In fact, if we revisit Hachette’s data once again we find that Google is lumped into a 5% “Others” market share category in the UK, and the similar 8% “Others” category in the US. This might leave you wondering who will topple Amazon’s dominance if even Google falls short.

Google Play Books royalty rates and retail prices are muddier than a five-a-side football field. Authors have experimented and found they receive 52% of the retail price they set for the book. A RRP of £10 provides £5.20. That’s only in theory, however, because Google always sells your book at a discount, and does so without asking or telling you. You might set a book’s price at £10 but Google might sell it at £7.99. Crucially, and this is very important, Google stills pay 52% of your £10 RRP even if they choose to sell it for less. In other words, the effective royalty rate can be higher than the typical 70% offered by Amazon et al – if an author receives £5.20 for a book sold at £7.99 then the royalty rate is effectively 75%.

Sound good? If you only sell your novel via Google Play Books it’s terrific. The trouble is that Amazon price matches against other retailers. If Amazon spots Google’s cheaper price then it will automatically drop its price of your eBook to £7.99 – and Amazon will then give you royalties based on £7.99, regardless of whatever retail price you set originally.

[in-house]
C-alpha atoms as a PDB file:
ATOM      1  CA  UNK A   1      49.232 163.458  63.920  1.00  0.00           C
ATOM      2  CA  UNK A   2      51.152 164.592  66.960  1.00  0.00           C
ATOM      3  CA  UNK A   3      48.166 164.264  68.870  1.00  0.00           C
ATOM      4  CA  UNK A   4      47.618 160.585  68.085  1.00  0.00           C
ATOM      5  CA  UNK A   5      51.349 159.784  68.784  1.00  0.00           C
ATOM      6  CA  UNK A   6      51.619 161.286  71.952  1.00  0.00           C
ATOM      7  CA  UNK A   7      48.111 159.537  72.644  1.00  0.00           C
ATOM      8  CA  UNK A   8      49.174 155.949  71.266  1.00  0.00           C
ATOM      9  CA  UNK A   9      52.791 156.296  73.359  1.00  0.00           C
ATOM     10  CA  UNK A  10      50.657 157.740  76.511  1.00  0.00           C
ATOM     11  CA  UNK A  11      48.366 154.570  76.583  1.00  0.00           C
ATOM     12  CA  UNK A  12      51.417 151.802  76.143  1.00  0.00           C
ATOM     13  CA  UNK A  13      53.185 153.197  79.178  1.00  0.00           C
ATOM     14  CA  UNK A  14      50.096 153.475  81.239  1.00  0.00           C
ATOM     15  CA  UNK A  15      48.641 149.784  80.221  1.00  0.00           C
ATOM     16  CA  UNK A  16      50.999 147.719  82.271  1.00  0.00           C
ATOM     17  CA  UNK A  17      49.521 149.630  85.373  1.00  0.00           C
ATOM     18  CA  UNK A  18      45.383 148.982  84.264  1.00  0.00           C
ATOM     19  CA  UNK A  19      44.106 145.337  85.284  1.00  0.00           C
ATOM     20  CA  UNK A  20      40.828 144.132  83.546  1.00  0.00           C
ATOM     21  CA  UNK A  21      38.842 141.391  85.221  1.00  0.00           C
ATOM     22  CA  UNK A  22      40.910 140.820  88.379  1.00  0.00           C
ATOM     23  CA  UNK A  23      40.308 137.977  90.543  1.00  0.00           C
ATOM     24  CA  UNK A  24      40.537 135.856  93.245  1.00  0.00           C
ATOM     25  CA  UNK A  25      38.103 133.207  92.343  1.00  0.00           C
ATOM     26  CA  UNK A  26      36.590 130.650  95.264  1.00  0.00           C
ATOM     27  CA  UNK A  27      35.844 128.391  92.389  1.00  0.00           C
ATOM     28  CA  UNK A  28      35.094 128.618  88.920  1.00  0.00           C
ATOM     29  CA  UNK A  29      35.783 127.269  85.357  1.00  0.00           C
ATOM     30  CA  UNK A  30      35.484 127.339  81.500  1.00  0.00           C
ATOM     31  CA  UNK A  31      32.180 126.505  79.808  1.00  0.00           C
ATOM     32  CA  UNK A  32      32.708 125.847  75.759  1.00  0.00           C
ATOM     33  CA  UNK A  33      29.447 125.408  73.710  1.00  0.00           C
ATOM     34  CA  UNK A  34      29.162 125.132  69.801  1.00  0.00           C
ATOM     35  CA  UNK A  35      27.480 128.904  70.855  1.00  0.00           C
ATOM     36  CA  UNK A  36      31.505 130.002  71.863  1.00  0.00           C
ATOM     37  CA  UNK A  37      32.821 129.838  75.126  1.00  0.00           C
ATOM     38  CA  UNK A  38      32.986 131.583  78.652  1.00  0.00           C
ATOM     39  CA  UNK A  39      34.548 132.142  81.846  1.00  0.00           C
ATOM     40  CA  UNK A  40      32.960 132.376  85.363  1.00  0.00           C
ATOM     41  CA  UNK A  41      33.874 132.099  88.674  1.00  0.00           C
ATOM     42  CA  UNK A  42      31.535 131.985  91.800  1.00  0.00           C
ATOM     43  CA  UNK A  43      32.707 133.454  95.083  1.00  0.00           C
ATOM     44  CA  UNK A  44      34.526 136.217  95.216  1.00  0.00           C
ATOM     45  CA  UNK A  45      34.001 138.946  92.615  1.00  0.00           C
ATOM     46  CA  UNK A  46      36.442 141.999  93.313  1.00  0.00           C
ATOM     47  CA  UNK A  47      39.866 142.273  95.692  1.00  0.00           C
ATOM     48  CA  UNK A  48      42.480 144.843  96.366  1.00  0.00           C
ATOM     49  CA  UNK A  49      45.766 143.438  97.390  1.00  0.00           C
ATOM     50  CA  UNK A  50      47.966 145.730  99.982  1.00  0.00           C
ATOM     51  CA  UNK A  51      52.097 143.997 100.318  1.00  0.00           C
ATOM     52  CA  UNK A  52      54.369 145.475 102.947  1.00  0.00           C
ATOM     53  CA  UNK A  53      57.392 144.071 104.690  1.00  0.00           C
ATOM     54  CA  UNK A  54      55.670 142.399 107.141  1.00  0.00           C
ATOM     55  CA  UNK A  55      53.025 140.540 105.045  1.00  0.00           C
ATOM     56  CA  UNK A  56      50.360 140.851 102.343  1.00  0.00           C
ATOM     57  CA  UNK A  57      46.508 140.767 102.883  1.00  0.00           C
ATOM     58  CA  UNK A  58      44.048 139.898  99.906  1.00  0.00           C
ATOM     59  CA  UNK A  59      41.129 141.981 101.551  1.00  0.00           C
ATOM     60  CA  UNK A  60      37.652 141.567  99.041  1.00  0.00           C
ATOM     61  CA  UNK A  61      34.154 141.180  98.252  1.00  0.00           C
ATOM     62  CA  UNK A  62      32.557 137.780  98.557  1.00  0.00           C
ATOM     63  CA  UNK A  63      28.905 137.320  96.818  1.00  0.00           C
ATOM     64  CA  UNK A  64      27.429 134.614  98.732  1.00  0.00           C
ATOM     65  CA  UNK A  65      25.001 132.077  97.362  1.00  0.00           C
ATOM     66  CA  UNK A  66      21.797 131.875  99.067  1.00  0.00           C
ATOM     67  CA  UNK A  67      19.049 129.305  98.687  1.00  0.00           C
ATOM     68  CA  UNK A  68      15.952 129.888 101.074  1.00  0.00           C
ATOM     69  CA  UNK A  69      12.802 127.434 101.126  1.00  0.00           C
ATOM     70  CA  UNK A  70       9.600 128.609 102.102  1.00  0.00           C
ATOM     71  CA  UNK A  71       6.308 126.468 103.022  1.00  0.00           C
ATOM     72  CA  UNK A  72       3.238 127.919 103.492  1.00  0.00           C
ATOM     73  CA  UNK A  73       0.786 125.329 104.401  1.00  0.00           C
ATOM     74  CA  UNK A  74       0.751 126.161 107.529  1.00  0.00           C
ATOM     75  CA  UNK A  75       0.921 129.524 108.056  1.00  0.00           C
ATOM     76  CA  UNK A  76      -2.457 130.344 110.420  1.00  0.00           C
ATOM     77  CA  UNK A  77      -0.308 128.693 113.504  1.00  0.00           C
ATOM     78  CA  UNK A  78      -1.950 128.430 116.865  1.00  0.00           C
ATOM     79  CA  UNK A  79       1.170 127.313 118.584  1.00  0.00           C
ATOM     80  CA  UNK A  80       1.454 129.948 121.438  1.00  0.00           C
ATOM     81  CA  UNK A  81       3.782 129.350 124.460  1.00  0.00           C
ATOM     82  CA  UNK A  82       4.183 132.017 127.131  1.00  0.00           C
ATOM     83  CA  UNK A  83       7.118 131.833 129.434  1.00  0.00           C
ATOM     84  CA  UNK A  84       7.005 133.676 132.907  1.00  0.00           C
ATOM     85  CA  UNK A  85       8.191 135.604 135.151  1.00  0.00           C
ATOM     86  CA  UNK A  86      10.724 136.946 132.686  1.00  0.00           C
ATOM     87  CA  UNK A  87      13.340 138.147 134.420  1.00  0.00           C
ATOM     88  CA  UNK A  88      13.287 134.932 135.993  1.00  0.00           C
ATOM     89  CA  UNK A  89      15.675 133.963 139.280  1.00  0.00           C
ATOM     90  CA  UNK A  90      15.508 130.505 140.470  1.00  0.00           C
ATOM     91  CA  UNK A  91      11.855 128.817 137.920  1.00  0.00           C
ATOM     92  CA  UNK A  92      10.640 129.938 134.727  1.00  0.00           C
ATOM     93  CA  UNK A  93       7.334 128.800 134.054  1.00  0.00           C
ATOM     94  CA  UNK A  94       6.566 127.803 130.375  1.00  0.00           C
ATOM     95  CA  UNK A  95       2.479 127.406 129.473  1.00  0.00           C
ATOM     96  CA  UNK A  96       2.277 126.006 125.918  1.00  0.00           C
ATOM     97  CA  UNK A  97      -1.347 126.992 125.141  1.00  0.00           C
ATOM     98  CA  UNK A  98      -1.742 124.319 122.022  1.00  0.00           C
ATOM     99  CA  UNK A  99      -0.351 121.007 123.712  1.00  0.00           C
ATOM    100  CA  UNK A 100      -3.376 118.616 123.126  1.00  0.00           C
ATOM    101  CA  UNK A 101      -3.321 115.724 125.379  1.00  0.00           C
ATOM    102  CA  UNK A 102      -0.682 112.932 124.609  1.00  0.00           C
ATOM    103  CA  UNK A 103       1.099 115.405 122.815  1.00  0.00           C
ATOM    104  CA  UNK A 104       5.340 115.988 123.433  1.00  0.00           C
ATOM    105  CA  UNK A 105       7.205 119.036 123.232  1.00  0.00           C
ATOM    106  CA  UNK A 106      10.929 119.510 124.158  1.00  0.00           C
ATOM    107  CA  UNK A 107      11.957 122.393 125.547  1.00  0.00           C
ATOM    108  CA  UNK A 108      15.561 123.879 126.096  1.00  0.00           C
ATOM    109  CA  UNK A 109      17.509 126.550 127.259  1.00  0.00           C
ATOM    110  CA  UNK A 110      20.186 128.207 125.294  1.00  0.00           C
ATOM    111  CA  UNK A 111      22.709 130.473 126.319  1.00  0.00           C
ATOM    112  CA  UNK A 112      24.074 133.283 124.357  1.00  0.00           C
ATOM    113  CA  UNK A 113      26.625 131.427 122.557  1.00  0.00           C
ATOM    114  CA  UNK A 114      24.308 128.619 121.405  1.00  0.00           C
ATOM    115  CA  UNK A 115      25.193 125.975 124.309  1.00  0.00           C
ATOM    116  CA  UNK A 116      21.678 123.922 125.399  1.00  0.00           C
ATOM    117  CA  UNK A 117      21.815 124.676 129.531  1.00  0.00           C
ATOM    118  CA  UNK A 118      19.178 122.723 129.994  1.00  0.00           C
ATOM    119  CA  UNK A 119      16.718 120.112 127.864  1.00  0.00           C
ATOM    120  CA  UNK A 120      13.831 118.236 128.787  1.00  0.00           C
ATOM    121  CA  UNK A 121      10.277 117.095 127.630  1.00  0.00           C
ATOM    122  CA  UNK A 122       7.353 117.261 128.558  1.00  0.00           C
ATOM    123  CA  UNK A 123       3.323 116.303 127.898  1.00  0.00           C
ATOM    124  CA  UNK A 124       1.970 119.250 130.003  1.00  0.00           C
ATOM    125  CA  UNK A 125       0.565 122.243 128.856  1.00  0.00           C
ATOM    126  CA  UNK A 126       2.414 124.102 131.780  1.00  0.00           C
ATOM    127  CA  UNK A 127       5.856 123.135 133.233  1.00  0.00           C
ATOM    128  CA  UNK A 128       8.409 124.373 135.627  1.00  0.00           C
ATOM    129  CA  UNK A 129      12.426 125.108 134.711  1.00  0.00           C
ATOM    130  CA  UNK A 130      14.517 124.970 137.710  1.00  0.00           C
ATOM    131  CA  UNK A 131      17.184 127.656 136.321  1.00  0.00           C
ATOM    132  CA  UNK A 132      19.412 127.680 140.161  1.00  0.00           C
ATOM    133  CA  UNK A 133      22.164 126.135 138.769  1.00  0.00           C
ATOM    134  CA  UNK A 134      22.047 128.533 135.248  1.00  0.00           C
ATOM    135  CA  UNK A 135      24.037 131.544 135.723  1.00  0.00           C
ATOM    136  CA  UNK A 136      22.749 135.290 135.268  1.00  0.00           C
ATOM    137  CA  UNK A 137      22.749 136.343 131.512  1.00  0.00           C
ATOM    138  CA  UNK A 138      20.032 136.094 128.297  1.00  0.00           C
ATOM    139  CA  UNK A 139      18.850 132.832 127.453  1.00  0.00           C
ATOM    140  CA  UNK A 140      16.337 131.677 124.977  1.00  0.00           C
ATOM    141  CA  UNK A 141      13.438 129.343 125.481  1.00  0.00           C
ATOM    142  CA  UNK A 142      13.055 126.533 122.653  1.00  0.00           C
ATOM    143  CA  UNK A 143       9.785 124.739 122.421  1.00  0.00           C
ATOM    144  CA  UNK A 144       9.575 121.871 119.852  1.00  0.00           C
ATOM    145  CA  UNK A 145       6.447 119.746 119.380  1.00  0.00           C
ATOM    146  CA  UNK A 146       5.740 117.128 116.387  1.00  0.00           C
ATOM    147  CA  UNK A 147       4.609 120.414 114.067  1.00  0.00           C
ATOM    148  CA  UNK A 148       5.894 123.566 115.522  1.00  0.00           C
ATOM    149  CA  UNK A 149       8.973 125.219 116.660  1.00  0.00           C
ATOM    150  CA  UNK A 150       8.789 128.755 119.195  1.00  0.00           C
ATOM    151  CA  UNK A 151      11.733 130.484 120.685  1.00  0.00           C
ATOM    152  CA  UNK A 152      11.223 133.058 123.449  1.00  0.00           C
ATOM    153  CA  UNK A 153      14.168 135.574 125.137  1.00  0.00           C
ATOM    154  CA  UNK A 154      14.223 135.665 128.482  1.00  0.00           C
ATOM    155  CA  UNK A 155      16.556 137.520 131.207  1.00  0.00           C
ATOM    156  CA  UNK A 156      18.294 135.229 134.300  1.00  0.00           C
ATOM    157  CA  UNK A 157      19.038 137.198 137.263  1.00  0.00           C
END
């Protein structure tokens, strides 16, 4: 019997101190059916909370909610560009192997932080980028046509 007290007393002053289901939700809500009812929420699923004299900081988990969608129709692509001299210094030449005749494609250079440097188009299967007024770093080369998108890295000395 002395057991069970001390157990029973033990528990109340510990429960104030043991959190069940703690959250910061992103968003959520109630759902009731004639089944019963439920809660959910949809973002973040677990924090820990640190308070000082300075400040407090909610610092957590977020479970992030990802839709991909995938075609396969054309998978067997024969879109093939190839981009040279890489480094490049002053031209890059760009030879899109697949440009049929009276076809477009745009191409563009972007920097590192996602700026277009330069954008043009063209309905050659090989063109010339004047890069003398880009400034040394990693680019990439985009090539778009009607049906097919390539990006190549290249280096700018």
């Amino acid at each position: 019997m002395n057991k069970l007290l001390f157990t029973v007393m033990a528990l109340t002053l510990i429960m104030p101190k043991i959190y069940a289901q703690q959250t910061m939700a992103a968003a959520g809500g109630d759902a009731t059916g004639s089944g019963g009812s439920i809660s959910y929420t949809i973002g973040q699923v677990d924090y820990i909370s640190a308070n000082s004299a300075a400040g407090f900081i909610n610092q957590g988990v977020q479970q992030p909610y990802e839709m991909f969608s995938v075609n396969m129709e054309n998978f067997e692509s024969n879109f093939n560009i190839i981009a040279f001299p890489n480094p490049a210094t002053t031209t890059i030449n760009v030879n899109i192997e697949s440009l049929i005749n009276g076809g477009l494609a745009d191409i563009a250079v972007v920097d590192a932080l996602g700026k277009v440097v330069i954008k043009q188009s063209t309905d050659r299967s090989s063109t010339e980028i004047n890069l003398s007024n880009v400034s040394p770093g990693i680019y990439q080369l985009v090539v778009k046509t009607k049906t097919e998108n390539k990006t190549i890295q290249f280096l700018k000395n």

There’s even been situations where Google has subsequently responded by lowering the price again – which Amazon again follows – and at least one instance where Google dropped the price to zero without an author’s permission and Amazon again followed, meaning the author lost thousands of dollars of income.

It’s very messy and many authors simply avoid Google Play Books.

Uploading your book to Google Play isn’t very problematic – you’ll again need to create an ePub file, and can upload and enter the details of your title at However, many find the website interface clumsy, and certainly not as user-friendly as Amazon.


It should be clear that the eBook marketplace is shark-infested water. Each service hopes to become dominant by using authors as a means to this end, and authors’ rights and remuneration is often little more than lip service.

Use this article as a starting point but hit Google to learn more about the intricacies of each service, with particular reference to blogs where authors type-up their experiences and forums where authors gather to moan across a virtual pint (KBoards is a good example –

There are even more providers not mentioned here for reasons of space, such as Smashwords ( If you plan to offer your work for £0.00/$0.00 then ( should also be examined.